How to Help Your ADHD Child Complete Their Homework


Having a hard time getting your ADHD child to do their homework? This post offers some helpful ideas and insight for making homework time more productive and less stressful.

Homework Help

We all know that homework can be a pain sometimes, but for ADHD kids and their parents, homework often poses greater challenges. Below, we highlight some ways to not only help your ADHD child complete their homework, but feel better about doing so.

The Importance of Structure

Establishing a structured routine that is followed every single day your child has homework is one of the most important ways to ensure that homework gets done.

  • First of all, there needs to be a scheduled, set time when homework gets started. Many ADHD kids do best when their brains are still in school mode, so starting homework within an hour or two of getting home from school is typically the best idea. If ADHD kids are given a bunch of time for other activities in between school and homework time, they may be more apt to lose focus and become distracted or sleepy. Having a specific 'homework time' helps maintain a routine, gets your child used to a set schedule and helps develop good habits--all of which can be very beneficial for kids with ADHD, according to Everyday Health.
  • There also needs to be a designated homework spot for your child. Whether this means the kitchen table or a desk, the area should be free of clutter and distractions. If there are other kids in the house, they shouldn't be around. Have everything that could possibly be needed for homework in the designated area--pencils, erasers, scissors, glue, markers, etc. This way homework won't be interrupted if one of these items is needed.

Young girl completing homework

According to health and wellness website Verywell, kids with ADHD have a hard time controlling and regulating themselves, so they absolutely need external controls such as structure to help control their symptoms. The same article also offers a great explanation for structure in relation to ADHD; it states that structure is much like scaffolding used on buildings and at construction sites. Providing the proper scaffolding, or structure, helps support your child and builds the self-control and competence needed to succeed.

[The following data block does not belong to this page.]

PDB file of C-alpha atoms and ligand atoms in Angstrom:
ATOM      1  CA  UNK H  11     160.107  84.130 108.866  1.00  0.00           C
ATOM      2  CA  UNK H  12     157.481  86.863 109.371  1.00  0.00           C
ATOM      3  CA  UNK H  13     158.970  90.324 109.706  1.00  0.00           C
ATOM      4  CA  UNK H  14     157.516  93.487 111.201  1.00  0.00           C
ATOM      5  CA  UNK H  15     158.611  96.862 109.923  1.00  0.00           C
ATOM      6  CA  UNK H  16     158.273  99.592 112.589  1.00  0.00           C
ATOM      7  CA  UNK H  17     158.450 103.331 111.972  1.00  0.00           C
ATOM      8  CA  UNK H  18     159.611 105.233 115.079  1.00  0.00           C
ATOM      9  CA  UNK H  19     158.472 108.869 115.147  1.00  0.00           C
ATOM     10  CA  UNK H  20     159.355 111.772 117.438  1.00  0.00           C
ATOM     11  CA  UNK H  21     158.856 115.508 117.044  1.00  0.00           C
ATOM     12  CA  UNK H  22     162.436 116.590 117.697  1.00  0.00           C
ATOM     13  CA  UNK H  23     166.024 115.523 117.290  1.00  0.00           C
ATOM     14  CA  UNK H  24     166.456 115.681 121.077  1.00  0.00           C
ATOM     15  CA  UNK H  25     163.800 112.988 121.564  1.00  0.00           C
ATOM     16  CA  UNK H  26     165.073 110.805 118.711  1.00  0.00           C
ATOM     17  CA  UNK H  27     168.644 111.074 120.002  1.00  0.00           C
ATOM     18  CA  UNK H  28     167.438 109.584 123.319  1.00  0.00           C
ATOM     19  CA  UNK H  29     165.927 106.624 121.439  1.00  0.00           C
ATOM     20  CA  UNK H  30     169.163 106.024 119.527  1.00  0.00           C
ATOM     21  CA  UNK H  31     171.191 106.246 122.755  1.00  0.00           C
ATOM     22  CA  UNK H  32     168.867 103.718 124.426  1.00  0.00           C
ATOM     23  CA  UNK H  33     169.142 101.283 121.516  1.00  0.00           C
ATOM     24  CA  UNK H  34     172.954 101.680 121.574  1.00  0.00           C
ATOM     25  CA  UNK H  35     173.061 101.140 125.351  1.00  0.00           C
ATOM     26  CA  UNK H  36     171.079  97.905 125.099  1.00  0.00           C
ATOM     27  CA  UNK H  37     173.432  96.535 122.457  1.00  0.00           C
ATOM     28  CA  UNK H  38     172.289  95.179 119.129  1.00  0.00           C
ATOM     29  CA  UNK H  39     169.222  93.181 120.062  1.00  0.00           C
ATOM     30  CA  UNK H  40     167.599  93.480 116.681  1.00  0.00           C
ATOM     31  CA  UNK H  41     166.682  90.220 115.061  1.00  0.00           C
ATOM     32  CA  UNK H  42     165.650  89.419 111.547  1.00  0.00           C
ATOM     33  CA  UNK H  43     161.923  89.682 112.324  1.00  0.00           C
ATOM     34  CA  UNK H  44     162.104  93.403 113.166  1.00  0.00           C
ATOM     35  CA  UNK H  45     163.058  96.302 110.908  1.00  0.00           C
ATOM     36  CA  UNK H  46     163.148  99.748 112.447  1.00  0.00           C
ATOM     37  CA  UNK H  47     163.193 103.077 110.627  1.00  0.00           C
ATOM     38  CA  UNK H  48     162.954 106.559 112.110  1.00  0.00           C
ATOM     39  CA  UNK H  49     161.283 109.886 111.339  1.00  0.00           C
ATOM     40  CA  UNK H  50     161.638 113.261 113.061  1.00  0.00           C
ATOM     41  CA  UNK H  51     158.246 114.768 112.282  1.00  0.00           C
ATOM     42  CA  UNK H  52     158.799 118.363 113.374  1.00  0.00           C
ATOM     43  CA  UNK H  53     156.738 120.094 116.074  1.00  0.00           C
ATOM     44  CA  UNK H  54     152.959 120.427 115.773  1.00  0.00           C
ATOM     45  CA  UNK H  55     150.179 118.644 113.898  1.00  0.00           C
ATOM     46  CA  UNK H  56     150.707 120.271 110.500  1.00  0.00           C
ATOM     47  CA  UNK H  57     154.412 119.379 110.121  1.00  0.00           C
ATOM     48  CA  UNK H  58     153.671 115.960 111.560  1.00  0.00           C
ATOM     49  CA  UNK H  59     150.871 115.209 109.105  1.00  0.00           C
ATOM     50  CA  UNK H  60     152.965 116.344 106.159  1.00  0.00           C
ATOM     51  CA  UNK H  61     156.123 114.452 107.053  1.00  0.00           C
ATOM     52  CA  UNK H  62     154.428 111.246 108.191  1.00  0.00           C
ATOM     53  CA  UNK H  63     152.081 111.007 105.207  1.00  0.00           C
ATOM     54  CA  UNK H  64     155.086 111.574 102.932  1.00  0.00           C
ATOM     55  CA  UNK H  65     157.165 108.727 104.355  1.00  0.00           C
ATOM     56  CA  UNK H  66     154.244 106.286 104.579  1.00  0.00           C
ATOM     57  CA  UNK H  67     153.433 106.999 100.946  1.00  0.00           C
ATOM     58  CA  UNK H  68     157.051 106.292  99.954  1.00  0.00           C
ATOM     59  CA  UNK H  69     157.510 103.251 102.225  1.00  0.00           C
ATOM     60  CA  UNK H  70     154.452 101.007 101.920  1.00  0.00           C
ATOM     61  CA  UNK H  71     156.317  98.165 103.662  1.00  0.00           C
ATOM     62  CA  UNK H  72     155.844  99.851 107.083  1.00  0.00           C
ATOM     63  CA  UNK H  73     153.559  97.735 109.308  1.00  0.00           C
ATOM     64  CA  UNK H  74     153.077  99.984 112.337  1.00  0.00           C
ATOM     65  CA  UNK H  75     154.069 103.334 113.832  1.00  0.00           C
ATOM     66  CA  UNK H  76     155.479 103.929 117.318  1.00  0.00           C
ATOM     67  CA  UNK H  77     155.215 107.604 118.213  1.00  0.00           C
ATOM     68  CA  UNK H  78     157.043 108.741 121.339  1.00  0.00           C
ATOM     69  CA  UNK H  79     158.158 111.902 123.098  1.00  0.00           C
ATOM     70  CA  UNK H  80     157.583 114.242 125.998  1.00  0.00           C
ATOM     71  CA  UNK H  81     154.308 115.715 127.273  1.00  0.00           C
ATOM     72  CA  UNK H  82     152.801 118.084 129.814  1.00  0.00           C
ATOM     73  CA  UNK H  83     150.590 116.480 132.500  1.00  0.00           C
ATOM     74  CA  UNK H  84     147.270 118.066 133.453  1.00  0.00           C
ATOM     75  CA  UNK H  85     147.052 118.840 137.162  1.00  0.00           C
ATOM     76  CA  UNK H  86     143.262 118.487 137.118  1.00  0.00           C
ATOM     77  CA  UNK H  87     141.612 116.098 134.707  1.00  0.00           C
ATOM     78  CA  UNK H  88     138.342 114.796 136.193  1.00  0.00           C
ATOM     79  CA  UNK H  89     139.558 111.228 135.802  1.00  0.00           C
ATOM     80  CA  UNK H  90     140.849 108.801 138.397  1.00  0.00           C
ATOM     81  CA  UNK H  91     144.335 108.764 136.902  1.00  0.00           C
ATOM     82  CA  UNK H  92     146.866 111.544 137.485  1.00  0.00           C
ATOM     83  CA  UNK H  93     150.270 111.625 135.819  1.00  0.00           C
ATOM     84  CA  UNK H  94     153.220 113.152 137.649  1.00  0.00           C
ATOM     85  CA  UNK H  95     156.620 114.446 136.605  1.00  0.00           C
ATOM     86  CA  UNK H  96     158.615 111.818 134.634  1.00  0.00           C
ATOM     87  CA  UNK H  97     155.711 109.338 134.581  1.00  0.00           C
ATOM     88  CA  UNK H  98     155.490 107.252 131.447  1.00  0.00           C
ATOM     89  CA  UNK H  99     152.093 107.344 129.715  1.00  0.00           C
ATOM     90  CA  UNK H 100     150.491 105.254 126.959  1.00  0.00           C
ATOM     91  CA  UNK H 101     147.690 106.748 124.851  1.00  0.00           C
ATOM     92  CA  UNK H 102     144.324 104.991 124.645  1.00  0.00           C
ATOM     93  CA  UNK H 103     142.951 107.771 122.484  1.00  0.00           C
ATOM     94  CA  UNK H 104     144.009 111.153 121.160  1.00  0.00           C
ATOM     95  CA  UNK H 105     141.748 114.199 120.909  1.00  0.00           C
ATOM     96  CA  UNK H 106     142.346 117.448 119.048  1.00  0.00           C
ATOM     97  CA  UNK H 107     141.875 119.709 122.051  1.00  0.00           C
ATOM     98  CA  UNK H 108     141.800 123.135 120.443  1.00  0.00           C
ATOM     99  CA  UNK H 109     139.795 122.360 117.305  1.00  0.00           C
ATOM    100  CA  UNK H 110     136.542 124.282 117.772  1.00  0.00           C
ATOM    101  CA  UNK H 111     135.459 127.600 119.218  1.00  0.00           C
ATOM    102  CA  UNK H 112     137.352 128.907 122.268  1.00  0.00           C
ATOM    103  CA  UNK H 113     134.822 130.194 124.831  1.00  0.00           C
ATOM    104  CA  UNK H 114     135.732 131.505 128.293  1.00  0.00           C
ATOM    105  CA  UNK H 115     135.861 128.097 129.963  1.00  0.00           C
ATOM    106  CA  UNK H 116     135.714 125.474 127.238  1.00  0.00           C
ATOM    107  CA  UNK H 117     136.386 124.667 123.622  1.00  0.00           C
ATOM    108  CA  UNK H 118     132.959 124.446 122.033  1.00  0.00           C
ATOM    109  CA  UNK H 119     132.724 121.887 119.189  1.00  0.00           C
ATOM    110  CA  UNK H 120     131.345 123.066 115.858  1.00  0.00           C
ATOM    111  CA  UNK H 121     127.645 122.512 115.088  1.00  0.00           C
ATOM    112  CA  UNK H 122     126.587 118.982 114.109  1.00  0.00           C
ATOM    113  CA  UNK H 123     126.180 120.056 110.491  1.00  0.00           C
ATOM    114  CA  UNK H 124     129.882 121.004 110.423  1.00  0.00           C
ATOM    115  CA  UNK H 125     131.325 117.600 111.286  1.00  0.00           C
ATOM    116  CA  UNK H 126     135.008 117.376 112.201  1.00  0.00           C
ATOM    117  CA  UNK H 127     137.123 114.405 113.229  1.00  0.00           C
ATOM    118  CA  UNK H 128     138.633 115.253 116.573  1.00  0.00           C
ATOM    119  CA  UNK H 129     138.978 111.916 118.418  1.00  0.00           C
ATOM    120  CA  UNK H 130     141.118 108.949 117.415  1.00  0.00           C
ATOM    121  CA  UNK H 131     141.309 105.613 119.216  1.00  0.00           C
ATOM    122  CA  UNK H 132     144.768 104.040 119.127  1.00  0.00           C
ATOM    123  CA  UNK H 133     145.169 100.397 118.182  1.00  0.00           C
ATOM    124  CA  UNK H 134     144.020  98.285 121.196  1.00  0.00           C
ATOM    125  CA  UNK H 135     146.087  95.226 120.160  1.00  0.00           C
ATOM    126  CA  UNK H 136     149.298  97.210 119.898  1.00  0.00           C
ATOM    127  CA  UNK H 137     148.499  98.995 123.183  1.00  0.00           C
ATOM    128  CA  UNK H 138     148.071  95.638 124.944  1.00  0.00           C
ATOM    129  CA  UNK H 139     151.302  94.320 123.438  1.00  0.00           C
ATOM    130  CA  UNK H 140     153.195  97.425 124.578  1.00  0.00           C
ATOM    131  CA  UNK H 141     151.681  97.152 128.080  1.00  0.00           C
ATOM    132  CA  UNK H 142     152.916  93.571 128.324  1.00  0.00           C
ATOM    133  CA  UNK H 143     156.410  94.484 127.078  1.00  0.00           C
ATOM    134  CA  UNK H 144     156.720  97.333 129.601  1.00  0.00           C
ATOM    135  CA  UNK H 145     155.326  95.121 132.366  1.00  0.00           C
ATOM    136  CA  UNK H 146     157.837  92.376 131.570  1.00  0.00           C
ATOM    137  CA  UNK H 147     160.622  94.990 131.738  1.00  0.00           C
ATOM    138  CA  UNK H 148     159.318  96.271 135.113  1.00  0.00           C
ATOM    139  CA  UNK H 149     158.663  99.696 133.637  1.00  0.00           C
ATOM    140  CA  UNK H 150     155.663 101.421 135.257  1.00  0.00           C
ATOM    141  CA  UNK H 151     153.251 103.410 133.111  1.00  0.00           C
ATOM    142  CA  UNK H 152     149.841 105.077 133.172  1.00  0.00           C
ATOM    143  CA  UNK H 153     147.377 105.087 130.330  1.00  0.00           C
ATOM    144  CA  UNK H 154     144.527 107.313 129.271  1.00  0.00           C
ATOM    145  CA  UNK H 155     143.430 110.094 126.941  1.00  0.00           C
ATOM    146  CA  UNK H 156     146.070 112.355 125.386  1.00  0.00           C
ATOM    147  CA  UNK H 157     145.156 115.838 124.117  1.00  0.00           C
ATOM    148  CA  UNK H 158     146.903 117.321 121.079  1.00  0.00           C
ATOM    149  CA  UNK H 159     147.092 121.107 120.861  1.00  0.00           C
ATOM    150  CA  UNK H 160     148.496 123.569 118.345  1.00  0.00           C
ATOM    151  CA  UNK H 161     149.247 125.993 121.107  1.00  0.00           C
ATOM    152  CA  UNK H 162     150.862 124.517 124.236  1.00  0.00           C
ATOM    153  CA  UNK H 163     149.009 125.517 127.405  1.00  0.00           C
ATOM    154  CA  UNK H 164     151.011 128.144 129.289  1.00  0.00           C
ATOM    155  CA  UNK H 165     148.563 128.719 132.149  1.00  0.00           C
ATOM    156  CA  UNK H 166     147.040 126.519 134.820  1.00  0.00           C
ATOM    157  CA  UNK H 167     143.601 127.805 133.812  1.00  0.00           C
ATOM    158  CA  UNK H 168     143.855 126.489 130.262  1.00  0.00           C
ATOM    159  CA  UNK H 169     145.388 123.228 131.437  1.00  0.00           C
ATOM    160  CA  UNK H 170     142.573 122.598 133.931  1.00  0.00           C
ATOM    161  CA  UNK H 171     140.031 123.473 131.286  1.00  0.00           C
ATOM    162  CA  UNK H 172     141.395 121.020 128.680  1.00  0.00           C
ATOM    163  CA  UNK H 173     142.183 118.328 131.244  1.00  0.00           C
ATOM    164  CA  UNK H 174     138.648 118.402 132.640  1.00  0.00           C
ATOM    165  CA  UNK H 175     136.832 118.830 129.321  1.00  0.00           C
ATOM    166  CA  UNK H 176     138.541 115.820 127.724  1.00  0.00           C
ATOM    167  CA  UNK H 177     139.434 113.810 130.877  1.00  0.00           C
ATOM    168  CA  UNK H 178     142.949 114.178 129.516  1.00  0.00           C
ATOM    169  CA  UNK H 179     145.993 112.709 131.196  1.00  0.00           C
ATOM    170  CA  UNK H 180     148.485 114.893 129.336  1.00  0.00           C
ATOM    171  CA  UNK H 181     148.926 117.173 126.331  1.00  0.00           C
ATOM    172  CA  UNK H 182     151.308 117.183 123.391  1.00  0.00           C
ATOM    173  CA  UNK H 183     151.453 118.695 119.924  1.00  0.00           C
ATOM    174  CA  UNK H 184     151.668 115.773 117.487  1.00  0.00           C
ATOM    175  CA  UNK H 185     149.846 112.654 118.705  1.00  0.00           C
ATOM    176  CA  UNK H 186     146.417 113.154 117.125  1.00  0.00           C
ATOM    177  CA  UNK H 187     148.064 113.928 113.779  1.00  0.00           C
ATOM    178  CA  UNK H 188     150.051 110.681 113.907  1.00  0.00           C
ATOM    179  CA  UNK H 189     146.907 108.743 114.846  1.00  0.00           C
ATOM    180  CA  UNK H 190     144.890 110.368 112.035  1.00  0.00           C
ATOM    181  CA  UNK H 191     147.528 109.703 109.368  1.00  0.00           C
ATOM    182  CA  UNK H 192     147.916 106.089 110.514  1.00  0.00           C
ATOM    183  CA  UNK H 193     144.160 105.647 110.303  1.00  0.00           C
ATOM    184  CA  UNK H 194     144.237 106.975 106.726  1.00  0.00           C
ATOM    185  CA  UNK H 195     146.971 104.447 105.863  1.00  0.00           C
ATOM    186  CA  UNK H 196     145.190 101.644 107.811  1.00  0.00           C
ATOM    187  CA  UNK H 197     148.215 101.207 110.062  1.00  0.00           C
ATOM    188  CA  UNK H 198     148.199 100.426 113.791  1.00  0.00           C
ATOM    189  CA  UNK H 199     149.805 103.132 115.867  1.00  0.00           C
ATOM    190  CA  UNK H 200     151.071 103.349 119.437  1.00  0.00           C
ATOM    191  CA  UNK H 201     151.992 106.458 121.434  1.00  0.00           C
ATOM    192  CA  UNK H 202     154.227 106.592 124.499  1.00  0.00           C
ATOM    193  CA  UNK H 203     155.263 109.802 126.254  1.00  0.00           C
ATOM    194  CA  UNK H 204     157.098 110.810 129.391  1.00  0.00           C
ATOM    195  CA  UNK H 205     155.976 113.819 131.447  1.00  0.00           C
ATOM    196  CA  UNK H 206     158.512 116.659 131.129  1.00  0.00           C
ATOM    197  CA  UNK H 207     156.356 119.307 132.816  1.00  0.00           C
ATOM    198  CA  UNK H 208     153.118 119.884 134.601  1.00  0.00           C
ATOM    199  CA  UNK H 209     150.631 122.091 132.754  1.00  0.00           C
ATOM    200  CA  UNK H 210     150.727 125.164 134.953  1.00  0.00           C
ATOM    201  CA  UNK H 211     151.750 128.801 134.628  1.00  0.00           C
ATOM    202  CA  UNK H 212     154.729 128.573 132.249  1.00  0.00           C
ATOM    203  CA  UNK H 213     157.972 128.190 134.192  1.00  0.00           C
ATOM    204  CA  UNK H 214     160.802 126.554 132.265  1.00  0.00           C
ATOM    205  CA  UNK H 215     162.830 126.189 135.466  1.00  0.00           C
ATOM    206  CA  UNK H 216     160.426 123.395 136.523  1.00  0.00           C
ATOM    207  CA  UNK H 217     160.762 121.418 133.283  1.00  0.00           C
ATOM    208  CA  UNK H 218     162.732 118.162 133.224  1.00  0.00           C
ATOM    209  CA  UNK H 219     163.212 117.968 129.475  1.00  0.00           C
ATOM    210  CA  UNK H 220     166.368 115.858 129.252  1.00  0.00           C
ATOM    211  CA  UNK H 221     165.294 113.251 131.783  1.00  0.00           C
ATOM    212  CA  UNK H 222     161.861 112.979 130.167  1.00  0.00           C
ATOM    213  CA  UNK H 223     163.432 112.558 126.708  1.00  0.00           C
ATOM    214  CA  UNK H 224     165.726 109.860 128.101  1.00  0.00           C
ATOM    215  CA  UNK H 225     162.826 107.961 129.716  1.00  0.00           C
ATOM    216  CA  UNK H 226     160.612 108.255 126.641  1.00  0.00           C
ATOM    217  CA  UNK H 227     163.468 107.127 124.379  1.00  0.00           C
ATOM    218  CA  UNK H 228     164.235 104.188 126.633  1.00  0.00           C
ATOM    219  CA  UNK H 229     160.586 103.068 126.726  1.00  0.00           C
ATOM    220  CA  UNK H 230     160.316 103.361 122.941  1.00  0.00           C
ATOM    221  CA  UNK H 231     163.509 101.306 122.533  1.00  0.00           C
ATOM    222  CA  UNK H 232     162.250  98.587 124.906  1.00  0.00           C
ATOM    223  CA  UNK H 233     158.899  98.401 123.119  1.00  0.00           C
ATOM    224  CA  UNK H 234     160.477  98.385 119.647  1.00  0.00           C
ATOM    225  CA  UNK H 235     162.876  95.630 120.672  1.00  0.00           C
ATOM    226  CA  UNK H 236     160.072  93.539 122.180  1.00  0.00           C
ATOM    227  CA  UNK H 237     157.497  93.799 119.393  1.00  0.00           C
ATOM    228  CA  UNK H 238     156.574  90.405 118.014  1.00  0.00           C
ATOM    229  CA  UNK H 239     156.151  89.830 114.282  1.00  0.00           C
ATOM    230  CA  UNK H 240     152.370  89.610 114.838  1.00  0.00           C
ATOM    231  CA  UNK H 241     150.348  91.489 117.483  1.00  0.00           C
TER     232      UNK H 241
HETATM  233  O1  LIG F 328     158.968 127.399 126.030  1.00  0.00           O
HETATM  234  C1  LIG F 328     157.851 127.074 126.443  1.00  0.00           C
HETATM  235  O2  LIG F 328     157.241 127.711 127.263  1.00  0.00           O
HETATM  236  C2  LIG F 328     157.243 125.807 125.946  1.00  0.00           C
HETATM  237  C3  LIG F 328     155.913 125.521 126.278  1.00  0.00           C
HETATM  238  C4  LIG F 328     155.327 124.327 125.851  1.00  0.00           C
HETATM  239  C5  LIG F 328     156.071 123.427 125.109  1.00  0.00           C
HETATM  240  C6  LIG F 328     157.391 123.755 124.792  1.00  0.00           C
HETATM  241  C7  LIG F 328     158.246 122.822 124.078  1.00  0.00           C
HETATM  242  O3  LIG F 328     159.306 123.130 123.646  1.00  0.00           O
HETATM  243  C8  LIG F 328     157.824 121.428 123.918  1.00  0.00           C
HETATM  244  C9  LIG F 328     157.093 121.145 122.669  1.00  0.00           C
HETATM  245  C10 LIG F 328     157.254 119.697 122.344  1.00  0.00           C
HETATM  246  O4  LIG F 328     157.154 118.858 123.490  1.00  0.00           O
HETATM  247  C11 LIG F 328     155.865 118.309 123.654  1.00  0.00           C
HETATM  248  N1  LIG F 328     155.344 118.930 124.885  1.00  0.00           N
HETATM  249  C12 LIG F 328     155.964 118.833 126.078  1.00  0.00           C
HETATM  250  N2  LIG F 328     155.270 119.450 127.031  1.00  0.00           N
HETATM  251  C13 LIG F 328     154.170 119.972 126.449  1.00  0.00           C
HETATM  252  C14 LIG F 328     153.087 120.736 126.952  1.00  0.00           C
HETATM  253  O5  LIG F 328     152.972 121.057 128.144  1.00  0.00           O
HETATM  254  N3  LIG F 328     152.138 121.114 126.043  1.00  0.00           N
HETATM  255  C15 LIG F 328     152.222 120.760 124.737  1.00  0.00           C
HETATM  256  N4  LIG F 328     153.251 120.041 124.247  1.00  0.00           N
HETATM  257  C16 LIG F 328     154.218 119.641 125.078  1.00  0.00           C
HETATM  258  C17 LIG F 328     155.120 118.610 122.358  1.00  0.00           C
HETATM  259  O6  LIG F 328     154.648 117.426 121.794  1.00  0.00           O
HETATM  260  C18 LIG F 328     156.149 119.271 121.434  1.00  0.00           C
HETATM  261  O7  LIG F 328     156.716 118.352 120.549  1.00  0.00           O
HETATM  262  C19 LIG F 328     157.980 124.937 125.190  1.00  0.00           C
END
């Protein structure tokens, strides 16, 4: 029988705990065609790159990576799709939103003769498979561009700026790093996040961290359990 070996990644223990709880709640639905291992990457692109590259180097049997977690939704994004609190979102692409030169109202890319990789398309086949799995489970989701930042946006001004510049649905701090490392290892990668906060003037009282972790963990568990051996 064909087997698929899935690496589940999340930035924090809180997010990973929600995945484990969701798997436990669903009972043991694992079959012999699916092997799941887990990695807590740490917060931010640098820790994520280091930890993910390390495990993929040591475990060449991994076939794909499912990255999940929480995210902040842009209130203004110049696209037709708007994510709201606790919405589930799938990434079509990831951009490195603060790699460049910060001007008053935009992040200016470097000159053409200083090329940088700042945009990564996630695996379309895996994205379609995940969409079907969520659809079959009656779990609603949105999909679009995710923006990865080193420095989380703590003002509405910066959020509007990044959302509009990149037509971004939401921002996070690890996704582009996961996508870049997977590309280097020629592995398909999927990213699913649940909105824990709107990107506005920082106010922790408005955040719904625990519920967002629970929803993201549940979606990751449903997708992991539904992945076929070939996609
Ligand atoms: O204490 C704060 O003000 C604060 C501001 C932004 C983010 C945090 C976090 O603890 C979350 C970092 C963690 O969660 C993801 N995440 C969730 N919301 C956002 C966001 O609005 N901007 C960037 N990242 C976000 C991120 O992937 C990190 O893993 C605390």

Play an Active Role

Perhaps one of the biggest things to remember when it comes time for your child to complete their homework is that you must play an active role. You cannot simply give your ADHD child a set of rules about homework and expect him or her to abide by them day in and day out.

Some important things to keep in mind:

  • Sit down with your child at the designated homework time to go over everything for that day's homework. You need to be sure that your child understands their assignments and what is expected of them. Give your child the opportunity to ask questions about anything that might be confusing before getting started. This may also be a good time to judge how long a certain assignment should take.
  • Remain nearby while your child is doing their homework to make sure he or she stays on task and can ask more questions if needed. If confusion sets in, try to help clarify the issue without giving away answers. Work through problems, but try to let your child figure out the solutions.